The trulli of Alberobello
The trulli of Alberobello are an exceptional example of a building technique that has survived from prehistoric times until to date. This WHS consists of the Monti and Aja Piccola quarters of Alberobello, and some individual buildings elsewhere in the town.
Trulli are built without using mortar: the stones are laid on top of each other. They are also characterized by their dome-shaped roofs. These roofs are in some cases painted with a magical or pagan symbol.
There are many stories about the origins of this construction style. In the Middle East, burial tombs were already built in the same manner thousands of years ago. Also it is said that this way of building makes it easier to quickly dissemble the house and relocate, or that in this manner taxes could be evaded.
Visit January 2005
They are everywhere in Alberobello, the Trulli. The Trulli-phenomenon could be considered as one big tourist trap, by which the livelihoods of a whole town are supported. But I found them too picturesque and too much fun for that. The Aja Piccola area is less commercialized than the Monti, and therefore generates a more authentic feeling.
You can spend a few hours roaming around both quarters. Only more time is needed when you want to make a study out of the small differences between all Trulli (don't bother, someone has done that already and came up with 5 categories).
There are some exceptional Trulli in Alberobello. For example the two-storeyed Trullo Sovrano. It's quite spacious inside: it has several rooms downstairs, a garden and a second floor to house guests. Another, with more subtle differences compared to the normal ones, is the Trullo Siamese. Siamese twins are said to have lived here, or maybe it's just two Trulli under one roof.
More photos can be found in the Picture Gallery
I visited this WHS in June 2014. I spent 3 splendid days living in a trullo in Aja Piccola, which is the residential quarter where most locals live. It's like stepping back in time with several old cars from the 60s and 70s parked outside the trulli. I visited the commercial quarter, Rione Monti, early in the morning and late in the afternoon/evening when all the tourist groups were gone or hadn't yet arrived. I visited many trulli to see the different interior designs and I must say that the ones in Aja Piccola are definitely not to be missed. The Trullo Sovrano and Casa Lippoli have been converted to museums but both are worth a visit. The Trullo Siamese is more interesting from the outside than the inside and the same applies to the quaint church in Rione Monti. The views overlooking the 1000+ trulli from here are worthwhile but the best views are from the Belvedere near Piazza del Popolo or the public gardens nearby. Unless you spend at least a night in a trullo in Alberobello wandering from one trullo to the next, gazing at the different pinnacles and white painted signs (Christian, Jewish or Pagan) on the trulli, to experience "slow tourism" at its best ... you will miss out and you will end up looking at Alberobello as a tourist trap without realising all this surreal WHS needs to reveal its OUV is TIME!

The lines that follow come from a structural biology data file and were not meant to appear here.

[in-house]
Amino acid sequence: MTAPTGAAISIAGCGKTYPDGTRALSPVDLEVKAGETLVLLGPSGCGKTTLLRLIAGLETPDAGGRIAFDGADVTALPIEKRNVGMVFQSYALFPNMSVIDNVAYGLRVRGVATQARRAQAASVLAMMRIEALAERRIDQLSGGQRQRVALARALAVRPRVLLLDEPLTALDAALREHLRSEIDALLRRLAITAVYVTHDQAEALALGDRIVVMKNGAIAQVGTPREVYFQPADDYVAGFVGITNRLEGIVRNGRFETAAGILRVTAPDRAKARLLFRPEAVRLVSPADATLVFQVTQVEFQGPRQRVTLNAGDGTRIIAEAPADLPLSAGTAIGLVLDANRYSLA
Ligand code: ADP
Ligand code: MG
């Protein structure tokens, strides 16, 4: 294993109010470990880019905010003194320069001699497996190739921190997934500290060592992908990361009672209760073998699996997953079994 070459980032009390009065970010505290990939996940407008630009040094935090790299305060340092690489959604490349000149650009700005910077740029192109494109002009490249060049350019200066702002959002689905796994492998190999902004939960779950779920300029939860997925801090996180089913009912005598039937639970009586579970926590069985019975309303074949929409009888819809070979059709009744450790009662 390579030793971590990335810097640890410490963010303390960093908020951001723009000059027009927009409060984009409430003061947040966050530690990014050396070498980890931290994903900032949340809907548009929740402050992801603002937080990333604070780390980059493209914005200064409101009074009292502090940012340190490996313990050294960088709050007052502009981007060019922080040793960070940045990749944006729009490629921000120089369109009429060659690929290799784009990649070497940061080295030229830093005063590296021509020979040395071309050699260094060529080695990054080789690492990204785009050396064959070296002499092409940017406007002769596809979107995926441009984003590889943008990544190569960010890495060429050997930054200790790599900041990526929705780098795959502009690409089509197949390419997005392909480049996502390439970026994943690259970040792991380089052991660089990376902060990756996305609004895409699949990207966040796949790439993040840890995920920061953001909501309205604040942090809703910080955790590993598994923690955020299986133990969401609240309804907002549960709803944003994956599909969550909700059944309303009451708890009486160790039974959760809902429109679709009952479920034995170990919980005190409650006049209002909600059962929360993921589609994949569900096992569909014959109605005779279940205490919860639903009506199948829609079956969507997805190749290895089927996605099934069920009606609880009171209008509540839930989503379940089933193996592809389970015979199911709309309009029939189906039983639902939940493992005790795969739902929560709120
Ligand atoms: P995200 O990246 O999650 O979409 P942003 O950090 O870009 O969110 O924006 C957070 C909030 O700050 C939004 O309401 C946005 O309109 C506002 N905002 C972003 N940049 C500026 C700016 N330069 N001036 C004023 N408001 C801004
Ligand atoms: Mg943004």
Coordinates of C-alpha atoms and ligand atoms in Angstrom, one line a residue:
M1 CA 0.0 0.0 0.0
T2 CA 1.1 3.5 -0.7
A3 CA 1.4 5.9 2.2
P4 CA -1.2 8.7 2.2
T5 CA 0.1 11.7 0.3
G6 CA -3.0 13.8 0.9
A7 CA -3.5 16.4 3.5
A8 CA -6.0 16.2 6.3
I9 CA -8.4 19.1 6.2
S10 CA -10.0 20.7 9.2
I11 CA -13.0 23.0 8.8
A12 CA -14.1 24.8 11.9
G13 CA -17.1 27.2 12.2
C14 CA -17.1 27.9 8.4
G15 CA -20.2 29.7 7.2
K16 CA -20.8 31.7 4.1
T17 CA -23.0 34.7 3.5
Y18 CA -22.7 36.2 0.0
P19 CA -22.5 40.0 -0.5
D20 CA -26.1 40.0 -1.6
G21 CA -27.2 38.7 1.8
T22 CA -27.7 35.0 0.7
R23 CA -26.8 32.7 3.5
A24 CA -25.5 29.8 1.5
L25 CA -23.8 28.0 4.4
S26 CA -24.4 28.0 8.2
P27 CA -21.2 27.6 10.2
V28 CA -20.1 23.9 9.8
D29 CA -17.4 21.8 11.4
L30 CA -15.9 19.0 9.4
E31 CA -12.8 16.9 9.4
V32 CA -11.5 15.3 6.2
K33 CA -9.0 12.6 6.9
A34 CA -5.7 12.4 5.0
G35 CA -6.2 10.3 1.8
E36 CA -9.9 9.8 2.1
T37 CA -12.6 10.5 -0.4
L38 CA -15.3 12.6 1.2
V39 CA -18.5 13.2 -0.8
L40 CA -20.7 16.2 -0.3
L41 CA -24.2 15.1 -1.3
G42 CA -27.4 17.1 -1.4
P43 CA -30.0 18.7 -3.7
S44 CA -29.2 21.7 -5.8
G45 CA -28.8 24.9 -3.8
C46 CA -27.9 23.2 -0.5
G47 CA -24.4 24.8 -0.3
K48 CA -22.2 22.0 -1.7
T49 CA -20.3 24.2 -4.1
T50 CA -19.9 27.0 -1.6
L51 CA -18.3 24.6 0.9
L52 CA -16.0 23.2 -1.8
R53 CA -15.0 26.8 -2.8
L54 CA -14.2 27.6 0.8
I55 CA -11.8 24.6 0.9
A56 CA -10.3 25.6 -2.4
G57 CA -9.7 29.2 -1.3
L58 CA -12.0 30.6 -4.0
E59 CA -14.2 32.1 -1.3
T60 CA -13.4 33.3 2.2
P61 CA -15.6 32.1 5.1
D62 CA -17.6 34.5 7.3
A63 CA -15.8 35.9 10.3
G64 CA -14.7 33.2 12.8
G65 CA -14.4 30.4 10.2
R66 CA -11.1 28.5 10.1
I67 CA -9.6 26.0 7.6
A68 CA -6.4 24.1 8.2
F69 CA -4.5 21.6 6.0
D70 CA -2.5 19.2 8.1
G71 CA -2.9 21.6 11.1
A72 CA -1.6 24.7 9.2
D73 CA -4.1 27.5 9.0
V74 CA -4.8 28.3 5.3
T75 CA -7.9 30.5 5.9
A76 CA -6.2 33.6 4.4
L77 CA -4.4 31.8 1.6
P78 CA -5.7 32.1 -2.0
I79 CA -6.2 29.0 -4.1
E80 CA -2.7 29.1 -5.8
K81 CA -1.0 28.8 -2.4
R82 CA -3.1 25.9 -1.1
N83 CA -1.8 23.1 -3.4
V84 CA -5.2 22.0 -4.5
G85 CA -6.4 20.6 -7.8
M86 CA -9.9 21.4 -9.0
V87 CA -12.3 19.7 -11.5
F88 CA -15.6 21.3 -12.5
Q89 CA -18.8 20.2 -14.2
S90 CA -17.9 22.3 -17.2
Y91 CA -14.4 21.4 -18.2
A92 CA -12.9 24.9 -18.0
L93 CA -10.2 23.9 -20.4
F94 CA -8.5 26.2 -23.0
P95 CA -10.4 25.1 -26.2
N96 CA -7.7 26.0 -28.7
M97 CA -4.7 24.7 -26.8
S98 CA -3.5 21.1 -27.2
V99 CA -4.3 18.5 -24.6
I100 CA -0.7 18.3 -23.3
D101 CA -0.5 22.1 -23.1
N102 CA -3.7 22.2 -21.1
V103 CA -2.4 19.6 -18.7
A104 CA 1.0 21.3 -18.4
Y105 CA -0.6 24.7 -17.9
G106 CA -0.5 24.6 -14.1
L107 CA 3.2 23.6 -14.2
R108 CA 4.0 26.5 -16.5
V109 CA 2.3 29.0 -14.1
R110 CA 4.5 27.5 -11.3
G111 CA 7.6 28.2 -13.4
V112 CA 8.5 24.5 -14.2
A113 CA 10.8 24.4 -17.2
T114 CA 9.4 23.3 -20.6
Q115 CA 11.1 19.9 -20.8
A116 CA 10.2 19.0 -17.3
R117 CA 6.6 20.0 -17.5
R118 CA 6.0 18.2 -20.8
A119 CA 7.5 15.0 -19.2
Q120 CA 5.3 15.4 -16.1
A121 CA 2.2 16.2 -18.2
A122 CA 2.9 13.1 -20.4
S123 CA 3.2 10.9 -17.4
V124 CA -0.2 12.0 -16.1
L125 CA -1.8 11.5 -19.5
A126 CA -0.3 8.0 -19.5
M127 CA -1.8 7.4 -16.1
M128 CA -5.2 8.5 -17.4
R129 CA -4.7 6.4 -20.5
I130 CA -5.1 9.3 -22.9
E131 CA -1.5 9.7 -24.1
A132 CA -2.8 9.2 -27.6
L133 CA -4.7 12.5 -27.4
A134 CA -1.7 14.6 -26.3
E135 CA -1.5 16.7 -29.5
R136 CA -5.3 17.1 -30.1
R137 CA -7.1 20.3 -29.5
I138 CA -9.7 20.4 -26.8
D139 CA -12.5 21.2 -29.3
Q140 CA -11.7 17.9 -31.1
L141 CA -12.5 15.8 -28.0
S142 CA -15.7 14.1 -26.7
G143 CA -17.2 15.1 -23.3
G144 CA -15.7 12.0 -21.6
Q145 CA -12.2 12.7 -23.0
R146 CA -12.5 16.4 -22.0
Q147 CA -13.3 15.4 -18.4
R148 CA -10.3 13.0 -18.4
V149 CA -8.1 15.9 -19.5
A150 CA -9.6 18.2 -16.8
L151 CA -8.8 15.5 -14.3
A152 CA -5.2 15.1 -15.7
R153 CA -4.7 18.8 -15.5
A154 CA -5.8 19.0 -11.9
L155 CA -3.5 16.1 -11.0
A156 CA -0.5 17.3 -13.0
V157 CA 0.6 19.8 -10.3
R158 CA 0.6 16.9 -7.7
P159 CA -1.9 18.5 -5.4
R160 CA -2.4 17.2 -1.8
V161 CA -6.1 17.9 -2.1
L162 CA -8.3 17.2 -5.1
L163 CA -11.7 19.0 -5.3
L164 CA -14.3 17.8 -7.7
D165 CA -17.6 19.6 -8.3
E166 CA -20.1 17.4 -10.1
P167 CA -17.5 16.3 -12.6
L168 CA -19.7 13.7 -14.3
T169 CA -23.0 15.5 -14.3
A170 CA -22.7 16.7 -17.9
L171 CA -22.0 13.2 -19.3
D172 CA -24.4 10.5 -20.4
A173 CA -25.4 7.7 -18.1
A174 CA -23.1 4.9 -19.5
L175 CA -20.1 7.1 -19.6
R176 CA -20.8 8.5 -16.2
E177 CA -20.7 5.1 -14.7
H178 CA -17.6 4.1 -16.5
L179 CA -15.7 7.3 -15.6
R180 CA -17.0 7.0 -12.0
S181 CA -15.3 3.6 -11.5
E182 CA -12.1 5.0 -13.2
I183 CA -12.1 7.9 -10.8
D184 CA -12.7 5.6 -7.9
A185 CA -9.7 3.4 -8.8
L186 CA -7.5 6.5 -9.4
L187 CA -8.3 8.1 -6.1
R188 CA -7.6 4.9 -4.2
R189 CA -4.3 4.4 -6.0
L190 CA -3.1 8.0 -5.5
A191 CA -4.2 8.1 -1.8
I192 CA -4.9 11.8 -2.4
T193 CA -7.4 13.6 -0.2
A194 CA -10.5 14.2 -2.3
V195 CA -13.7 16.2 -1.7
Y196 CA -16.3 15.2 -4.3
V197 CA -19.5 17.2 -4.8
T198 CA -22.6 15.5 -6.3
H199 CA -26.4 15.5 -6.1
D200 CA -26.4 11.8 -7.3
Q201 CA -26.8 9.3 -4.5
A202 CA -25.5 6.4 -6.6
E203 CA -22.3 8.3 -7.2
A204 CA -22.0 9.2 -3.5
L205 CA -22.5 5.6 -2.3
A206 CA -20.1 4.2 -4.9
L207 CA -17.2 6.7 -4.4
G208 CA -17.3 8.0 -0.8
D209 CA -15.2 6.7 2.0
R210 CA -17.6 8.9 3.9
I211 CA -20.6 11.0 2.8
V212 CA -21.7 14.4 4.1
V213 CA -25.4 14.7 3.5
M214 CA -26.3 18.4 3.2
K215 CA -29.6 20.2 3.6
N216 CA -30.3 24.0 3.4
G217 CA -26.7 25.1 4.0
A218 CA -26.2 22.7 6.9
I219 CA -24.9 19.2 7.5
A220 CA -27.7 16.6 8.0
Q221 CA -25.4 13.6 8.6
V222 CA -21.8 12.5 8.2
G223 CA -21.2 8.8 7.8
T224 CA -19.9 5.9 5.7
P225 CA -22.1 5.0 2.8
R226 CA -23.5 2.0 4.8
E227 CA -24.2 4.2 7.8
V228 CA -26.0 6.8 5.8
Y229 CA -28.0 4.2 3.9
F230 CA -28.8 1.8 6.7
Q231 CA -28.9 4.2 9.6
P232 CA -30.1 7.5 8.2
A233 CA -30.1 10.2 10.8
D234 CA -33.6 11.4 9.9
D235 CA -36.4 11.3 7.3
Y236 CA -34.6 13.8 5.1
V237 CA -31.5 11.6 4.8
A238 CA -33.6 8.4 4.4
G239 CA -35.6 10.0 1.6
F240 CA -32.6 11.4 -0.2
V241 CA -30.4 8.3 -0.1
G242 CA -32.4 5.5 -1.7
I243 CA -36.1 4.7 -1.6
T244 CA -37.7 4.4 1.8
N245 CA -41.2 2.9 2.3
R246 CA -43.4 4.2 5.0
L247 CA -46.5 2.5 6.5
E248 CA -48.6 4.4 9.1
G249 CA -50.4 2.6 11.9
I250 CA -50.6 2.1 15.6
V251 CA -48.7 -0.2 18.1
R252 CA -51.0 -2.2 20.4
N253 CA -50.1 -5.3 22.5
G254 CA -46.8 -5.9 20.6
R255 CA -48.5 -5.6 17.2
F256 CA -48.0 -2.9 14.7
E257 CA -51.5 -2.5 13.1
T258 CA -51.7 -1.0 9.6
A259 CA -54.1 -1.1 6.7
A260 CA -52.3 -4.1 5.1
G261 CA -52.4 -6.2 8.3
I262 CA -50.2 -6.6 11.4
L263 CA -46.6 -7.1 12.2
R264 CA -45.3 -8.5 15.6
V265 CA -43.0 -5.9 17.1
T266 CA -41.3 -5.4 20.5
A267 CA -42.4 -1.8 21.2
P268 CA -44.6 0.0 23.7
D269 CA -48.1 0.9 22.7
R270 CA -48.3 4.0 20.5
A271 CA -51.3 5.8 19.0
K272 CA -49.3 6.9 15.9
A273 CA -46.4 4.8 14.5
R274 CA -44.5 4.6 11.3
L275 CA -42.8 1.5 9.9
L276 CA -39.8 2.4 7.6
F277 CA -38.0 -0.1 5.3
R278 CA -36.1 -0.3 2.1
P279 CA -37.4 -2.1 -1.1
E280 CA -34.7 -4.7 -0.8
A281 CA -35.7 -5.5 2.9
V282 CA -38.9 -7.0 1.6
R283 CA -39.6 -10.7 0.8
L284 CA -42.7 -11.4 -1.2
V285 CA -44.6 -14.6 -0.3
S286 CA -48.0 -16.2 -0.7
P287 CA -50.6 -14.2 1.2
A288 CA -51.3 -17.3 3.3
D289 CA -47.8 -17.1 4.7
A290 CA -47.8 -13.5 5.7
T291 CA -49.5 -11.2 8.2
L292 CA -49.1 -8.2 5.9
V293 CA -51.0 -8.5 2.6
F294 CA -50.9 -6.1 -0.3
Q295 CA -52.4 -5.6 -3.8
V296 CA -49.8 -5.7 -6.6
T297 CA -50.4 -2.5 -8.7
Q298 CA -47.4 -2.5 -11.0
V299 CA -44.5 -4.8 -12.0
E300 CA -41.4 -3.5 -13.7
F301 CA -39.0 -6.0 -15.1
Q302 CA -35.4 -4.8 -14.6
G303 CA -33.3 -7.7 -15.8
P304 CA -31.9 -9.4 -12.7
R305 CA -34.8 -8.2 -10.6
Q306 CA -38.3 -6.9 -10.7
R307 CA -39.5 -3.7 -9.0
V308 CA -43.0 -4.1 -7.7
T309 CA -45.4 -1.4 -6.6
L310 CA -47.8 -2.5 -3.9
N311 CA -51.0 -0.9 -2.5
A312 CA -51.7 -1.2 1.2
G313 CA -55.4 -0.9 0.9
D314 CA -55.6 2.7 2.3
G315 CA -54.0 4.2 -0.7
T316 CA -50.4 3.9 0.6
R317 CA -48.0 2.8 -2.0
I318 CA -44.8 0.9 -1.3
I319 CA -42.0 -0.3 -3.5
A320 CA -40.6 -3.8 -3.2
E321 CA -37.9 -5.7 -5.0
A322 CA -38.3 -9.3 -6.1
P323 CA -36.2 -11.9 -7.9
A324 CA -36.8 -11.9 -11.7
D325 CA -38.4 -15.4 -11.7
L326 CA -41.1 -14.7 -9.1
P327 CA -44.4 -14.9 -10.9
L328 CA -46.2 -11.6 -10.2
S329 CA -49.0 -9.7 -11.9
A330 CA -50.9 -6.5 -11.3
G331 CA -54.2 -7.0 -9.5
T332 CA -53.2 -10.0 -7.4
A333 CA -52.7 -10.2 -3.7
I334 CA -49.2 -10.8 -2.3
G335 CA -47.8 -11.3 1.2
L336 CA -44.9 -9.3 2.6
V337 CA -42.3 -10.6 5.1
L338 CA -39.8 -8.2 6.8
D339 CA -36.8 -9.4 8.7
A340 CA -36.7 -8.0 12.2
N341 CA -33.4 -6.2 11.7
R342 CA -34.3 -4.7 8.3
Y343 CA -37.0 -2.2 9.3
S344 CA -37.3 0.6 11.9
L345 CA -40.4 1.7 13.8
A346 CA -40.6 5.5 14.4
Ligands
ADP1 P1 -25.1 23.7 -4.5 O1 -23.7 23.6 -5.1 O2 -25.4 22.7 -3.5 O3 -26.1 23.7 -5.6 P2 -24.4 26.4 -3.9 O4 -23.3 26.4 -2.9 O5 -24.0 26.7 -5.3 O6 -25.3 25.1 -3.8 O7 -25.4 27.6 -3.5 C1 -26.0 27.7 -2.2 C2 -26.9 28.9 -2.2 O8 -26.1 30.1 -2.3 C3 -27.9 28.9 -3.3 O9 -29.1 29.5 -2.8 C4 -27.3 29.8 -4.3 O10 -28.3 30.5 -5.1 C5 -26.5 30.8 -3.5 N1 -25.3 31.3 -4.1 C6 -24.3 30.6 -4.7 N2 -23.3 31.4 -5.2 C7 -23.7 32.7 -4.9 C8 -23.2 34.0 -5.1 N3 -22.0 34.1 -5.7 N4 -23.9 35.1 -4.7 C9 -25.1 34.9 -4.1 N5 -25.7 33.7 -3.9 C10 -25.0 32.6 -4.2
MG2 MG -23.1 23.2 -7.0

| Date posted: June 2014|
|Odette Portelli Taliana (MALTA):|
The first time I went to alberobello was in 1975 & was fascinated by this place! Always wanted to visit it again & finally after 37 years I went together with my husband; we stayed in a trullo, such a lovely experience! Will certainly not wait another 37 years to visit this amazing place!
| Date posted: October 2012|
|Klaus Freisinger (Austria):|
Apulia in general is not very touristy, at least compared to other Italian regions such as Tuscany or Campania, but Alberobello is. The place is the highlight of any trip to this region at the heel of the Italian boot, and it's easy to see why: a nice little town, quaint and very unusual houses and lots of souvenir shops. To avoid those, it is only necessary to wander off into the side streets, where you can find exactly the same kind of trulli. The quarter of Aja Piccola is less touristy than the Monti area. The trulli are not confined to this town, but are rather spread out over a large area, and can be seen far out in the countryside. The houses themselves look pretty similar, but you should take note of the different symbols painted on the roofs (mostly Christian, but also some pagan signs).
|Alicia (United States of America):|
The Trulli of Alberobello are absolutely amazing! It was such a beautiful sight after being kept on a bus all day. The narrow streets and the atmosphere created by the locals makes this small town feel like home. If you are ever in Puglia and have a few hours to spare make sure you go to this lovely town.
I made Alberobello an afternoon stop in my journey from Bari to Lecce in March 2005 and was well rewarded for doing so. The trulli are truly exceptional, but I also recommend Alberobello as a pleasant town for its Pugliese charm and general ambience (at least on a sunny March Saturday). On your way into or out of the town, don't miss the views from the train or car of the surrounding countryside to see the trulli in their natural setting. One way train ticket from Bari costs 3.60 euros; from Lecce 6.20 euros, as of March 2005.
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